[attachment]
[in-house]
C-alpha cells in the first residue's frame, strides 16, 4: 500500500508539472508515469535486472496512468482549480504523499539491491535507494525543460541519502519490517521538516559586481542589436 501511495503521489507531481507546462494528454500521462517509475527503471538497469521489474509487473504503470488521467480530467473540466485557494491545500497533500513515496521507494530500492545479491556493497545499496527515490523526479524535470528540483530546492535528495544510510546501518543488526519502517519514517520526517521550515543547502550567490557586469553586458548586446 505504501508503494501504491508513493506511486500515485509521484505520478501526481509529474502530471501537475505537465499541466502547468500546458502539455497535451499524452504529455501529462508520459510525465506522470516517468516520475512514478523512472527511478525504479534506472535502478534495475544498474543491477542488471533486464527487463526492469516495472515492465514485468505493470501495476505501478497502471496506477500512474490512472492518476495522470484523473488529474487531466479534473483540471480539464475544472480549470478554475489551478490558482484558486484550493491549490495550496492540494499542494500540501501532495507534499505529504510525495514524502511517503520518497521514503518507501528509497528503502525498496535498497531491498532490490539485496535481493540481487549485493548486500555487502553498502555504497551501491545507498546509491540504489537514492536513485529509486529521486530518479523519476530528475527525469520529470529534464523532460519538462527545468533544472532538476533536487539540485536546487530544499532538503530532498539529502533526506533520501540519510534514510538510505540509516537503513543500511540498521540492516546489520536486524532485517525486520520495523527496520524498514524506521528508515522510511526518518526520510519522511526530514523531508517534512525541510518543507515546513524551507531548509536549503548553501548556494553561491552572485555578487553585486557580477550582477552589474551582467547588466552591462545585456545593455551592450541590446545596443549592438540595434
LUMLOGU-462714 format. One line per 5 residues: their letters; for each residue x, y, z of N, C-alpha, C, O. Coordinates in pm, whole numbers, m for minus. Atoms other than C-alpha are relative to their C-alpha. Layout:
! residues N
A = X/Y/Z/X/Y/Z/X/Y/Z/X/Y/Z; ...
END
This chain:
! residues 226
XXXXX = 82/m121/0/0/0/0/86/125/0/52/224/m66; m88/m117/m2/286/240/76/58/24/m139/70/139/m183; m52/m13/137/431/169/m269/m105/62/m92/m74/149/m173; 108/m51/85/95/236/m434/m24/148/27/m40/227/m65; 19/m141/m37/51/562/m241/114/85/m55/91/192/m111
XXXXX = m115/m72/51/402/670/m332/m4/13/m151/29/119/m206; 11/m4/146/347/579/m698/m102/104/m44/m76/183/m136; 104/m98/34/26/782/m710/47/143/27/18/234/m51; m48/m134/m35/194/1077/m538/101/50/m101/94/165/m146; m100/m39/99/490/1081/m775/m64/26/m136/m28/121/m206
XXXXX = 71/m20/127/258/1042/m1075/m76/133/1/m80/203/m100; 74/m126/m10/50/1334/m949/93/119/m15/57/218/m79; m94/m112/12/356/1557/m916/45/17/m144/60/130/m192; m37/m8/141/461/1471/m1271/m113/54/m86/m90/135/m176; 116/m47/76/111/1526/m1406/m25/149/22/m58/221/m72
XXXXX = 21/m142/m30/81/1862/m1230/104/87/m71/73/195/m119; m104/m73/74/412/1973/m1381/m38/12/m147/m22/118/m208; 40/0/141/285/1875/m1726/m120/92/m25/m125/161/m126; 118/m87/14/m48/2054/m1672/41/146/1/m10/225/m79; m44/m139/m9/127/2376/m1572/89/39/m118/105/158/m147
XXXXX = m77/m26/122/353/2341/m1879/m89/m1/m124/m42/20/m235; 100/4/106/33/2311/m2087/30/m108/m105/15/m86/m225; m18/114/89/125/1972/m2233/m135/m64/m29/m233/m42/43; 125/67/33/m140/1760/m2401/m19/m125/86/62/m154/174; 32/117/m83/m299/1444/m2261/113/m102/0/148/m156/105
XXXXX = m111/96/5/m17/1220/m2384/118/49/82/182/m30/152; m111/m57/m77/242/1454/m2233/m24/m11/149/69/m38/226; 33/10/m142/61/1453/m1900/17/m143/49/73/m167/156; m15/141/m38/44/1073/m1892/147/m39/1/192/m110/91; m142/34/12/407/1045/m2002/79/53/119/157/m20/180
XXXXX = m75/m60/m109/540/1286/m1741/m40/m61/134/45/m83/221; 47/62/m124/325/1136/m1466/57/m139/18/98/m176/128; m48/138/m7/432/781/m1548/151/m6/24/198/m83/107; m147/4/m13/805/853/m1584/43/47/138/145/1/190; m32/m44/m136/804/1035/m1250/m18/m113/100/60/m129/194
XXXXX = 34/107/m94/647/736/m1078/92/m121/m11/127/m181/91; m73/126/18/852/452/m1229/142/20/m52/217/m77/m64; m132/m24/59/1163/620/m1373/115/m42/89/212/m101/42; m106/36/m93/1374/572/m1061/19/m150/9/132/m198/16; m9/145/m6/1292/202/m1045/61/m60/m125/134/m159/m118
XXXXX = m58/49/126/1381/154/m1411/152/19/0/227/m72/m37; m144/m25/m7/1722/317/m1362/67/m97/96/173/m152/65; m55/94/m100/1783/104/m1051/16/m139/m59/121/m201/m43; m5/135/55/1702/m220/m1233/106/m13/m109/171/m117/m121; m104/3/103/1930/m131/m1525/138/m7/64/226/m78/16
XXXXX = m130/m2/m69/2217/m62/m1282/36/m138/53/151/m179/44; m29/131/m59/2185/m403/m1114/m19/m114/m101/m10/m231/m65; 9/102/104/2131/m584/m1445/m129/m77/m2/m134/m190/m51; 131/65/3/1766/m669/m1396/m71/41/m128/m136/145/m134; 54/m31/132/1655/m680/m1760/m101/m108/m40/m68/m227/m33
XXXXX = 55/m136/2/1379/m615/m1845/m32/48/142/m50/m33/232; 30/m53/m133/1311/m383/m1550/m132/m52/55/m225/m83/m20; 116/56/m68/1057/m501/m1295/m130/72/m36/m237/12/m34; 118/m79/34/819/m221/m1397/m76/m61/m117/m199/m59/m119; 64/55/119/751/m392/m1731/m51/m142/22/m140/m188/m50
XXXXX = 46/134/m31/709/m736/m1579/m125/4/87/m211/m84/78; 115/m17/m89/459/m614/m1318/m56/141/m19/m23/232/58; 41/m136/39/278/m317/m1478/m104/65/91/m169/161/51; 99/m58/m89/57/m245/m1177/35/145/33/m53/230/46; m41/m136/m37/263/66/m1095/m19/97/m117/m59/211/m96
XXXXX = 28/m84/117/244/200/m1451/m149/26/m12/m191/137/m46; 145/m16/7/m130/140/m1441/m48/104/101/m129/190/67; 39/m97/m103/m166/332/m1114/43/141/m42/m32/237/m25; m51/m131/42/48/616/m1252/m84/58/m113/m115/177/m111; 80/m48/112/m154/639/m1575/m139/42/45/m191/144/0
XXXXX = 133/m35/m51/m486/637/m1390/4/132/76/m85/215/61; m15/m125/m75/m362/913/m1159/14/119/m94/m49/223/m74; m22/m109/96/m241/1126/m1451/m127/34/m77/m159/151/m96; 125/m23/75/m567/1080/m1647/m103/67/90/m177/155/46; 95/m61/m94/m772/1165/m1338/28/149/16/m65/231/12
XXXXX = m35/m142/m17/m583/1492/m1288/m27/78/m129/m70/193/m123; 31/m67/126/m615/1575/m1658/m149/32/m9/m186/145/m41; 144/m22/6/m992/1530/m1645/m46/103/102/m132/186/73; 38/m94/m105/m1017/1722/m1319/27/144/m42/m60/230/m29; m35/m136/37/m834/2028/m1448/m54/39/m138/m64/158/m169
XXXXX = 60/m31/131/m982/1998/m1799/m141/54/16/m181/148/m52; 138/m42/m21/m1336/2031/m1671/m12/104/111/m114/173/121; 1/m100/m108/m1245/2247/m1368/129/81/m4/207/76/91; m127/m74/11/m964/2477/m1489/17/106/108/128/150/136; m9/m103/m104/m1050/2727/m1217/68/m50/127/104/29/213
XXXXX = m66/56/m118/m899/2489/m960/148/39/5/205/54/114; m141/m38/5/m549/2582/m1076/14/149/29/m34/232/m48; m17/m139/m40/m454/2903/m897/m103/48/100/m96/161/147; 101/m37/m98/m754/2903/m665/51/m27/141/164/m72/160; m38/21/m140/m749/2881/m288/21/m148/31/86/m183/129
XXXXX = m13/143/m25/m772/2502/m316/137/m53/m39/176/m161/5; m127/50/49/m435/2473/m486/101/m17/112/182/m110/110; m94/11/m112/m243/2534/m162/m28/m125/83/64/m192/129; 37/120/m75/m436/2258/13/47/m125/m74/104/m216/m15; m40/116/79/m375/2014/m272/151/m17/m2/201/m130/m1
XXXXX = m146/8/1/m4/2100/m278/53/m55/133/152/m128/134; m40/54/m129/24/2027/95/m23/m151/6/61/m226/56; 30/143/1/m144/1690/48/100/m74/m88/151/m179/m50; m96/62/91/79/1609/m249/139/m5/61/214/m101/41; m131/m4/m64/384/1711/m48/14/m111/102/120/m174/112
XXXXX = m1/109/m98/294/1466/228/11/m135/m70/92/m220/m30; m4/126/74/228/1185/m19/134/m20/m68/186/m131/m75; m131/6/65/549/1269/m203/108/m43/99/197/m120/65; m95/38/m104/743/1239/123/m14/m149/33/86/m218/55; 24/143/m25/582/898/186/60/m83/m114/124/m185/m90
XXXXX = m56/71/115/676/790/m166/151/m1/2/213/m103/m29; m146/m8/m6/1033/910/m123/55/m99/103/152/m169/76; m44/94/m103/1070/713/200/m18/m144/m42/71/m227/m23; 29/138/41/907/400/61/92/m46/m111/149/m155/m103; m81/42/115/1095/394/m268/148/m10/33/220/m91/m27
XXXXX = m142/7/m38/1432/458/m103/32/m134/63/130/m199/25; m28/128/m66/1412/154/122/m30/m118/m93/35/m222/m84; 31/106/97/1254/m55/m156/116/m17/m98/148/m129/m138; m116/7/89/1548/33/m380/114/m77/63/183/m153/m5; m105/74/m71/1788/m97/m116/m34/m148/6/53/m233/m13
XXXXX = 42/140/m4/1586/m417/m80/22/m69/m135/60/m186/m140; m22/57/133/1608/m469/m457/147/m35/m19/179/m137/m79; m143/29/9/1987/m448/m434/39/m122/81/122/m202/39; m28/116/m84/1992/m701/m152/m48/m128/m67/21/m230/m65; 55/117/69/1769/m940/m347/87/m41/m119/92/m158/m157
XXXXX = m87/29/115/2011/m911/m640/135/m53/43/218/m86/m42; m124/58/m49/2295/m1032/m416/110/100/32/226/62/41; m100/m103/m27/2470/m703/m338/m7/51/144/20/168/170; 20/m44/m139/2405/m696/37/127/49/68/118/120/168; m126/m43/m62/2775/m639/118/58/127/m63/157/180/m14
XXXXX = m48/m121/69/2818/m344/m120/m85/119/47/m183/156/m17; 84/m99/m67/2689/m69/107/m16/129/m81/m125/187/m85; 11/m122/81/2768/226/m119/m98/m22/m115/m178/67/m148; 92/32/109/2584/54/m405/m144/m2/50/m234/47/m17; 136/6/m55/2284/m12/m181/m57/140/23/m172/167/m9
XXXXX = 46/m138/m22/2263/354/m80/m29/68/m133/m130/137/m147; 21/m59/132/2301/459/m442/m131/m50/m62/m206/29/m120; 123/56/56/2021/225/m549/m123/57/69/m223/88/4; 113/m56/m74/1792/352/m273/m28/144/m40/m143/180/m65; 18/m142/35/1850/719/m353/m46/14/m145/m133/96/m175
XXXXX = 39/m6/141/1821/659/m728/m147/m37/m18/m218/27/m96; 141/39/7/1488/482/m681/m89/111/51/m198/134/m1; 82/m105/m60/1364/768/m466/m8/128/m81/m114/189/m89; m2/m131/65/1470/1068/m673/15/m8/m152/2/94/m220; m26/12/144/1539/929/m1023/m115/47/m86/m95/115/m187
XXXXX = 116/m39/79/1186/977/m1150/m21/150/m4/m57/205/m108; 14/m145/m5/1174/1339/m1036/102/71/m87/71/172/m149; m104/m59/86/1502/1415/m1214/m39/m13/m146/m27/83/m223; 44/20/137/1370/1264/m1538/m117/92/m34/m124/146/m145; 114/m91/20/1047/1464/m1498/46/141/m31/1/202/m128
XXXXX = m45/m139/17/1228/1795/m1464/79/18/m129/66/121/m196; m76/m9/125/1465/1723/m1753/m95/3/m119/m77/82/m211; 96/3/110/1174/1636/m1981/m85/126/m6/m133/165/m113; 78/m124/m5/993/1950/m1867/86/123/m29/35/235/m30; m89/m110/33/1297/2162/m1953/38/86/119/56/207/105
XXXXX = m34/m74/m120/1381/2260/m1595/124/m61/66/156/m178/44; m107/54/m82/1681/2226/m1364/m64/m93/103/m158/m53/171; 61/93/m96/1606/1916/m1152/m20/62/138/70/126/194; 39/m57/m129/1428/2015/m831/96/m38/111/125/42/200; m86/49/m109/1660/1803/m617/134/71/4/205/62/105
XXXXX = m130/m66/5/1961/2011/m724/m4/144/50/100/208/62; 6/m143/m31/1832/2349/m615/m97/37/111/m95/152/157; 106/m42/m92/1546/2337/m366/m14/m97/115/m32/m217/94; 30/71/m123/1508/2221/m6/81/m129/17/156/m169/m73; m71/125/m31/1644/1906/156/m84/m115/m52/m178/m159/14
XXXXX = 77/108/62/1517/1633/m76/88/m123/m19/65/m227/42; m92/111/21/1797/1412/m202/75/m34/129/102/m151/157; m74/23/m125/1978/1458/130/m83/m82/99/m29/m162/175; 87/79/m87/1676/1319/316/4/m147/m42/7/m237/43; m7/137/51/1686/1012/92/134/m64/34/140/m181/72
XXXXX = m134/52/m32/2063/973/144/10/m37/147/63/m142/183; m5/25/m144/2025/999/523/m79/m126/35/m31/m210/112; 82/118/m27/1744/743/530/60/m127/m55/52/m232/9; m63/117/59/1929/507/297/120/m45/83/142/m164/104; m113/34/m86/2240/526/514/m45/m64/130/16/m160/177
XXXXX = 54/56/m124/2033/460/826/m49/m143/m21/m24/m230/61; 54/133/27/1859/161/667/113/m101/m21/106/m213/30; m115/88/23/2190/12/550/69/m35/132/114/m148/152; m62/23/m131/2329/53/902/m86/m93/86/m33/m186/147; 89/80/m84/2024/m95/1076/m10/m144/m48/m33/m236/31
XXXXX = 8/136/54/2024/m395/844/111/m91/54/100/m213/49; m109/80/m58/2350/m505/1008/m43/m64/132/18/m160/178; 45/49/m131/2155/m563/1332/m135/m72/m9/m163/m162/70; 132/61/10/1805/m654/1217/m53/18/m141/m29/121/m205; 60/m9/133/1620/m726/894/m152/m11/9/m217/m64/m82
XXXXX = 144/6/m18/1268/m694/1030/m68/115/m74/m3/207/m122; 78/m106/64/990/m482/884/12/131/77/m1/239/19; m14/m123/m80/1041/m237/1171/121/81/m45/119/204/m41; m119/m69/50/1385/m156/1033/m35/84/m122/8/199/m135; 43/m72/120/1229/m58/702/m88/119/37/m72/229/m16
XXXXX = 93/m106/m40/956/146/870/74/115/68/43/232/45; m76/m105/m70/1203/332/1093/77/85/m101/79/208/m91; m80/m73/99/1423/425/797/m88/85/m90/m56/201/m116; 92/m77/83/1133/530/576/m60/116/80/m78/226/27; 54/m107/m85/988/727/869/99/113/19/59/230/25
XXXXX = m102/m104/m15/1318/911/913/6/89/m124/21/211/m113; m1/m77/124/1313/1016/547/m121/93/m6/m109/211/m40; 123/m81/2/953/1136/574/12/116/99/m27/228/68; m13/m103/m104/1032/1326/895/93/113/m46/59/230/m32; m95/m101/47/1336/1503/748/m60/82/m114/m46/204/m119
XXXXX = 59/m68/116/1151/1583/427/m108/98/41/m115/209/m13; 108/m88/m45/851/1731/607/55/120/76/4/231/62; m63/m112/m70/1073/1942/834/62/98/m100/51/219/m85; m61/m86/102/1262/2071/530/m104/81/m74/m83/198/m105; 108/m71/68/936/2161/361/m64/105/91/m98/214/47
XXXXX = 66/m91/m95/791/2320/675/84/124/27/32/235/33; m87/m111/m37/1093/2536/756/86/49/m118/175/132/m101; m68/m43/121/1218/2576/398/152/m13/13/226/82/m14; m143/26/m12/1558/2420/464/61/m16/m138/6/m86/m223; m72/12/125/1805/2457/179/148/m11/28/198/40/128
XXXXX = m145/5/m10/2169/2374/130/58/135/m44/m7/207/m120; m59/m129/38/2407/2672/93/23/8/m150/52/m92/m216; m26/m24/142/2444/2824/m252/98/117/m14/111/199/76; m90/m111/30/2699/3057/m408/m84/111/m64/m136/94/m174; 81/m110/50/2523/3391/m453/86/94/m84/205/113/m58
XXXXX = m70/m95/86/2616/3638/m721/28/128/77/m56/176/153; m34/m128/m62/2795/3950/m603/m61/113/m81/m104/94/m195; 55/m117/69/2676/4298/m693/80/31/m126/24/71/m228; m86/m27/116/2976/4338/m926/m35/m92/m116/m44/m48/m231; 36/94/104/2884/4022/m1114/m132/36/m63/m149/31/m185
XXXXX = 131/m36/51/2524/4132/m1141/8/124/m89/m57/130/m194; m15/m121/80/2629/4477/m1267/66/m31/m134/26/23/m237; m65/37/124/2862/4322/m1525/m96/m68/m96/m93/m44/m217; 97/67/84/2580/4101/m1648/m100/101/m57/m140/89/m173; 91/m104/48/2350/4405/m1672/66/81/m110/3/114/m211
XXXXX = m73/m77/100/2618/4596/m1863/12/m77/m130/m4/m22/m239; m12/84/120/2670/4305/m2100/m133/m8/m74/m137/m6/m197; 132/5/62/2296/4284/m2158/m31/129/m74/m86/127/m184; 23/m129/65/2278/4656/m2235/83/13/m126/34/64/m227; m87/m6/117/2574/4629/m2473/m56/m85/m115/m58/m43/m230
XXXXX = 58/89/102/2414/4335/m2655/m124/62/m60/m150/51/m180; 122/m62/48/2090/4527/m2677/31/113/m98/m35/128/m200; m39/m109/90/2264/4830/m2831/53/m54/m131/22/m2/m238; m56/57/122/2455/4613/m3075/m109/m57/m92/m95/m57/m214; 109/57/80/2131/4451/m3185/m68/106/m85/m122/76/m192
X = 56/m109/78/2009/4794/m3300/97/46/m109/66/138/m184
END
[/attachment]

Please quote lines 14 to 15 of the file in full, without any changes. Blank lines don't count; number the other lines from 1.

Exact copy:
XXXXX = m111/96/5/m17/1220/m2384/118/49/82/182/m30/152; m111/m57/m77/242/1454/m2233/m24/m11/149/69/m38/226; 33/10/m142/61/1453/m1900/17/m143/49/73/m167/156; m15/141/m38/44/1073/m1892/147/m39/1/192/m110/91; m142/34/12/407/1045/m2002/79/53/119/157/m20/180
XXXXX = m75/m60/m109/540/1286/m1741/m40/m61/134/45/m83/221; 47/62/m124/325/1136/m1466/57/m139/18/98/m176/128; m48/138/m7/432/781/m1548/151/m6/24/198/m83/107; m147/4/m13/805/853/m1584/43/47/138/145/1/190; m32/m44/m136/804/1035/m1250/m18/m113/100/60/m129/194